Imagine this …
You absolutely love to create hand-made cards that you send your friends and family on special occasions.
It brings you so much joy to see the people you care about open your envelope and have a big smile rush to their faces.
Every year, your friends say: “You should start making these and selling them online!”
What do you do?
In today’s edition of Why We Buy, we’re taking a look at The Overjustification Effect – why getting paid makes us enjoy activities less.
Let’s get into it.
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The Psychology of Overjustification 🧠
What’s an activity that you do just for fun?
Maybe it’s baking for your partner, organizing trips for you and your friends, or taking photographs when going for walks.
How would you feel if I offered you money for those activities – would you take it? Would you keep doing those activities for fun knowing that you could be making money doing them for others?
That tension is called the Overjustification Effect. It turns extrinsically motivated activities (things we simply love doing), into intrinsically motivated activities (things we only do for rewards).
The root cause of the Overjustification Effect still remains a mystery to researchers. But it appears across so many activity types and cultures that it’s attributed to cognitive motivation and dissonance.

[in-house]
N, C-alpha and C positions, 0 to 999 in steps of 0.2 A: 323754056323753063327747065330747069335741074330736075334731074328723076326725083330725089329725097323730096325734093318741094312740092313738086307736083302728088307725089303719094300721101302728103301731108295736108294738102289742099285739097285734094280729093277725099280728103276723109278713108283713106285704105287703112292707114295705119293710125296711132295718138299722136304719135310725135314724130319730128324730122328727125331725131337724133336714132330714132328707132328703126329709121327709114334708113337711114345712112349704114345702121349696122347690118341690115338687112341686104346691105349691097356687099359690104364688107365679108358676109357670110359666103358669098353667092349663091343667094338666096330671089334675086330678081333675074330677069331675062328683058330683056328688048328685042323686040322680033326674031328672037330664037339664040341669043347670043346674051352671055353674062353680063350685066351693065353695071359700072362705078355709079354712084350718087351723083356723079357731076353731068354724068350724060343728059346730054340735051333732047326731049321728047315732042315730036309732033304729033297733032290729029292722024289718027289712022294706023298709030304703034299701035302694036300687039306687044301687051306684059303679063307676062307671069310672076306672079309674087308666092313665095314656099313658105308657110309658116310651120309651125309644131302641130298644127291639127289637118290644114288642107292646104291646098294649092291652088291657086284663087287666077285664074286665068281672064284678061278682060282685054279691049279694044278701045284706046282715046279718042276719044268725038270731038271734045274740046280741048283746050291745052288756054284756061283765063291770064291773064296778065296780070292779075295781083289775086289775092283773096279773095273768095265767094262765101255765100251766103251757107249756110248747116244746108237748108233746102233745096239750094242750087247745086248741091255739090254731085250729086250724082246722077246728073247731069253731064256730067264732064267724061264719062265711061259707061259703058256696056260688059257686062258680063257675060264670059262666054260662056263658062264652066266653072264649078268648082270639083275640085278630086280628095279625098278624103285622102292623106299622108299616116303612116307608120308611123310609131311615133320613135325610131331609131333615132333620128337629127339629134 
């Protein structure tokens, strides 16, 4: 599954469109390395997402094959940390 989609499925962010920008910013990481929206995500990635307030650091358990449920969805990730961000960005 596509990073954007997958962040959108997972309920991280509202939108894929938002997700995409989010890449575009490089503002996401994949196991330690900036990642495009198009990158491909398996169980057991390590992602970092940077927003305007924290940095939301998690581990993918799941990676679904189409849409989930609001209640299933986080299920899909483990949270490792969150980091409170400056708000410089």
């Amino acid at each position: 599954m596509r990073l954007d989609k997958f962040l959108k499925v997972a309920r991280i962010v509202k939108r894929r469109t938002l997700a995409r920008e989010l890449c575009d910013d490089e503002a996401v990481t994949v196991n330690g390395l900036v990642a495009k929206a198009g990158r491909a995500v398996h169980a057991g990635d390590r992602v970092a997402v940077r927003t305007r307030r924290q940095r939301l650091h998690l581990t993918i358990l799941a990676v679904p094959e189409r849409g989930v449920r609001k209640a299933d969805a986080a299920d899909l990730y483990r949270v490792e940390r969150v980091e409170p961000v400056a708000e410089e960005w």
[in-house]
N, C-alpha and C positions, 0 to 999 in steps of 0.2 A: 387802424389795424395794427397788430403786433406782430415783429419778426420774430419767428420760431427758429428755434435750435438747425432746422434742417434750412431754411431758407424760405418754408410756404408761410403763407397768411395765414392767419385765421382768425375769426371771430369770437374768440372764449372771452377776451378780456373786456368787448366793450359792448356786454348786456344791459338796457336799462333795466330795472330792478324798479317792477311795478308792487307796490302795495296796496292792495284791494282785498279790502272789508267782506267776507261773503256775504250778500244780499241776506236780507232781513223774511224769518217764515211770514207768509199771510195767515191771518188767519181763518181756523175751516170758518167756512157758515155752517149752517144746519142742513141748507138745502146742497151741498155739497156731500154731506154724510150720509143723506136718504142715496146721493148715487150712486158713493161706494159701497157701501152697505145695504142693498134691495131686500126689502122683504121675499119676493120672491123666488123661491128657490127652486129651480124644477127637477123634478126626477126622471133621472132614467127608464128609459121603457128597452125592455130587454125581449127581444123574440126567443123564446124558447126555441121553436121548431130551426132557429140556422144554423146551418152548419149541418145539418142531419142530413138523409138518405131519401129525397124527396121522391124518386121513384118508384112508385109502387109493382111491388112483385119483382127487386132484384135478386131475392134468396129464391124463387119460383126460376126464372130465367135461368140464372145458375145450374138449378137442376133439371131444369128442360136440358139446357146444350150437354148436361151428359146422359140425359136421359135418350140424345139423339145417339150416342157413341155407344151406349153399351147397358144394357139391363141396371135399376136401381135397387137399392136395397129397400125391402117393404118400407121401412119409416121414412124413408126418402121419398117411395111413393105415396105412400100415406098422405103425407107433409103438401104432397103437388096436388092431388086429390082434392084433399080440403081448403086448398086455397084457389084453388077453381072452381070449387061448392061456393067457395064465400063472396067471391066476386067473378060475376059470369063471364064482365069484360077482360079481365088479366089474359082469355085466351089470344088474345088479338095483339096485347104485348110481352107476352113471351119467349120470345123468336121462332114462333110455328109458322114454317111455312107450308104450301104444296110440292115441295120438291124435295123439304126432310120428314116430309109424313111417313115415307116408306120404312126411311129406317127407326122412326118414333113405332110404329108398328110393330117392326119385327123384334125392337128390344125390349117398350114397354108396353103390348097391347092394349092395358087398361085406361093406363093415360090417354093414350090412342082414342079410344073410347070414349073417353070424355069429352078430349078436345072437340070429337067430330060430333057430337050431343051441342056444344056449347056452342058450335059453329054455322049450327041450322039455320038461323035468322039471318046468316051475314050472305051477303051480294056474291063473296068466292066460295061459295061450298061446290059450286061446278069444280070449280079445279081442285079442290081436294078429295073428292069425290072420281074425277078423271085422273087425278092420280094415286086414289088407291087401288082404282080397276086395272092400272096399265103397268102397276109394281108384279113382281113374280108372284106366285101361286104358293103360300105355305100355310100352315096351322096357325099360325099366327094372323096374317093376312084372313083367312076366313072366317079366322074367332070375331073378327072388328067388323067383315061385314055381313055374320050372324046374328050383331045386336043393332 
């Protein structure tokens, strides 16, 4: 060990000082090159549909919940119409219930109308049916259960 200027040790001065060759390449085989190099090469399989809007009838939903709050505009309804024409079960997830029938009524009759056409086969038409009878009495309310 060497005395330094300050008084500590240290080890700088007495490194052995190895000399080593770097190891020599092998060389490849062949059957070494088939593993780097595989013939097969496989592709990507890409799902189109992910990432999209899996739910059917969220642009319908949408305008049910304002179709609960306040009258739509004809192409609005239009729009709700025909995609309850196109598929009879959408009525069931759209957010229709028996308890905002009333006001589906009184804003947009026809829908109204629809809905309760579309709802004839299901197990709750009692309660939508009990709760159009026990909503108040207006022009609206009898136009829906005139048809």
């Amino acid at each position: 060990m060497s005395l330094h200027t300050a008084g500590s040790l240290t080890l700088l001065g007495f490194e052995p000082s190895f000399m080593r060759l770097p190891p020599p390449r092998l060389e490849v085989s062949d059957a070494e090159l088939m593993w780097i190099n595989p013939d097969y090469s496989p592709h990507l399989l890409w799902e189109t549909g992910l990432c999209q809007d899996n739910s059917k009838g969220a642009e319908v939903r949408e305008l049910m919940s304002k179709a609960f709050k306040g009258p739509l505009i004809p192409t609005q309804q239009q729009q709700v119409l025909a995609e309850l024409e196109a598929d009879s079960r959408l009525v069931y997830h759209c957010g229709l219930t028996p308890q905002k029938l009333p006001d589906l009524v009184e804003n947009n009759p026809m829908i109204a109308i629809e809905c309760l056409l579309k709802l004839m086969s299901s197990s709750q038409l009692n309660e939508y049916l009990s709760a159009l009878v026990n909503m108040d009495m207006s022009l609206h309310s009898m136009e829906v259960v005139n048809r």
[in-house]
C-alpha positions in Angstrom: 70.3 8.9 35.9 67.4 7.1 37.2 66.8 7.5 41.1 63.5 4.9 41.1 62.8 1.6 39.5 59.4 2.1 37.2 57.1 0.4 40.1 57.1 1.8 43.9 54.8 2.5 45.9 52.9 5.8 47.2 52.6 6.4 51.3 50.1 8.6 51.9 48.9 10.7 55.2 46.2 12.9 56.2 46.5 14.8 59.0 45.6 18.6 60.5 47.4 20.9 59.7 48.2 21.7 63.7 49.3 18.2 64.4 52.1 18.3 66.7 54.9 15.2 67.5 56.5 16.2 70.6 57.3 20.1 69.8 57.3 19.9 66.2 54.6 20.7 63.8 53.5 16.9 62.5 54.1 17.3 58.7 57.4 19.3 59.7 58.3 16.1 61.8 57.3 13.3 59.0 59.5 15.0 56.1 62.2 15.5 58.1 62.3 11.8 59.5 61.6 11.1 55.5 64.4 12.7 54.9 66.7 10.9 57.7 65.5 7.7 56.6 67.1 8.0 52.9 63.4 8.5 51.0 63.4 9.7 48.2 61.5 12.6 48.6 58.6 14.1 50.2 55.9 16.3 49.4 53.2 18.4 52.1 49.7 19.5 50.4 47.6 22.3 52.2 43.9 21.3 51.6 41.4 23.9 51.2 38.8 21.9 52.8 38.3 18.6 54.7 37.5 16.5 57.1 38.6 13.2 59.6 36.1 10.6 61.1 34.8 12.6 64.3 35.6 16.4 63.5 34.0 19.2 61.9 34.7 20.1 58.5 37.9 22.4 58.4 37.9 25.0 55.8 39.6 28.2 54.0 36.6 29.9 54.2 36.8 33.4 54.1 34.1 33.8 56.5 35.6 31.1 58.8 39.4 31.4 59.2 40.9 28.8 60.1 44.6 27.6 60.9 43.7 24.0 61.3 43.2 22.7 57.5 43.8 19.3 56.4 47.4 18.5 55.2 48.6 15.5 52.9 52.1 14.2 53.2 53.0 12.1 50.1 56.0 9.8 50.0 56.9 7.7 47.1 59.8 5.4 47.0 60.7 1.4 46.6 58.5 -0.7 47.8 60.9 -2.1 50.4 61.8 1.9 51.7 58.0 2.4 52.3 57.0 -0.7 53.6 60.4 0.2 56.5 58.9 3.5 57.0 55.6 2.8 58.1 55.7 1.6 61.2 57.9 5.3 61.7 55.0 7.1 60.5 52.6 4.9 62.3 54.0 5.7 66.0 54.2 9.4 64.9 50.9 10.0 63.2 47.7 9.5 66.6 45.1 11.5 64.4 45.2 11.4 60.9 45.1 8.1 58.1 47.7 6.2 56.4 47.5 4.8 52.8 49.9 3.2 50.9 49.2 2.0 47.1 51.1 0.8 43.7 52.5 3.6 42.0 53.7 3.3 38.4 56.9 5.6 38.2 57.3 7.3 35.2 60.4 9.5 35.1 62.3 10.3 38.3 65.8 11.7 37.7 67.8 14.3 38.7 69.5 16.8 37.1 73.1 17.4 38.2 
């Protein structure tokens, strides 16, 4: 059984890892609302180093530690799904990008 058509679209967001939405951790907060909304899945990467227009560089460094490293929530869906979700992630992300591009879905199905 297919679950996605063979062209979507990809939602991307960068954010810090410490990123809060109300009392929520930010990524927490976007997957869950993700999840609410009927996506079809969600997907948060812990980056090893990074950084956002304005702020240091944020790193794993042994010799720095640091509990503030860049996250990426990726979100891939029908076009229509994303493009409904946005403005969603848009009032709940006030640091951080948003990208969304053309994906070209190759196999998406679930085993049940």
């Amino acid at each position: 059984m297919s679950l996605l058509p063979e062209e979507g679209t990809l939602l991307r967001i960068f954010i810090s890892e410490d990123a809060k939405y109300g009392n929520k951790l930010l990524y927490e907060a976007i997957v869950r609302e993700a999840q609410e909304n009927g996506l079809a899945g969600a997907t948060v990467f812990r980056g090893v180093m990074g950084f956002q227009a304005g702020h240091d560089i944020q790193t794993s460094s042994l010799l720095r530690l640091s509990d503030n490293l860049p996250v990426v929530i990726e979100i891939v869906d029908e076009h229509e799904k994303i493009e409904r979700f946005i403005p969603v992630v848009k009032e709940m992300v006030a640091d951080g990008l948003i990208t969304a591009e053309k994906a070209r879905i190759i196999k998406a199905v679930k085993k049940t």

Simply put: once there’s a monetary reward for completing a task, that becomes our motivator for completing it. Activities that you used to get intrinsic value from become extrinsically motivated.
Inside Your Buyer’s Mind🧐
It’s common advice to incentivize your customer to complete tasks when required.
However, this advice might not be so sage after all. According to the Overjustification Effect, we now know that this is an icy slope to which there is no return.
Once someone’s motivation flips from intrinsic to extrinsic, you’ll find yourself in a hamster wheel trying to match tasks with rewards.
How To Apply This 🤑
Alright, so how can we apply this right now to sell more?
Identify What Your Buyer Really Wants
It’s lazy to assume that your customer wants monetary compensation for every task you have them perform. Instead, speak with them to learn what their real pains, goals, and desired outcomes are. This will uncover alternative rewards you can offer.
Elevate Your Customer’s Status
At the end of the day, all money does is elevate our social status. Find alternative ways to elevate the status of your customers that doesn’t require any extrinsic rewards. (Ex. priority service, community recognition, mentions).
Reward Boring Tasks
Rather than compensating your buyer for tasks they enjoy completing, reward them for tasks they don’t enjoy. This keeps them intrinsically motivated to do the things they like, while still accomplishing the menial tasks.
The Short of It 💥
If your customers are happy to perform the necessary tasks without rewards, start with that. Be generous with your praises and make an effort to acknowledge their efforts.
Reward people for completing boring or trivial tasks – ones no one wants to do.
Explore ways to elevate your customer’s social status before offering physical rewards.
Until next time, happy selling!
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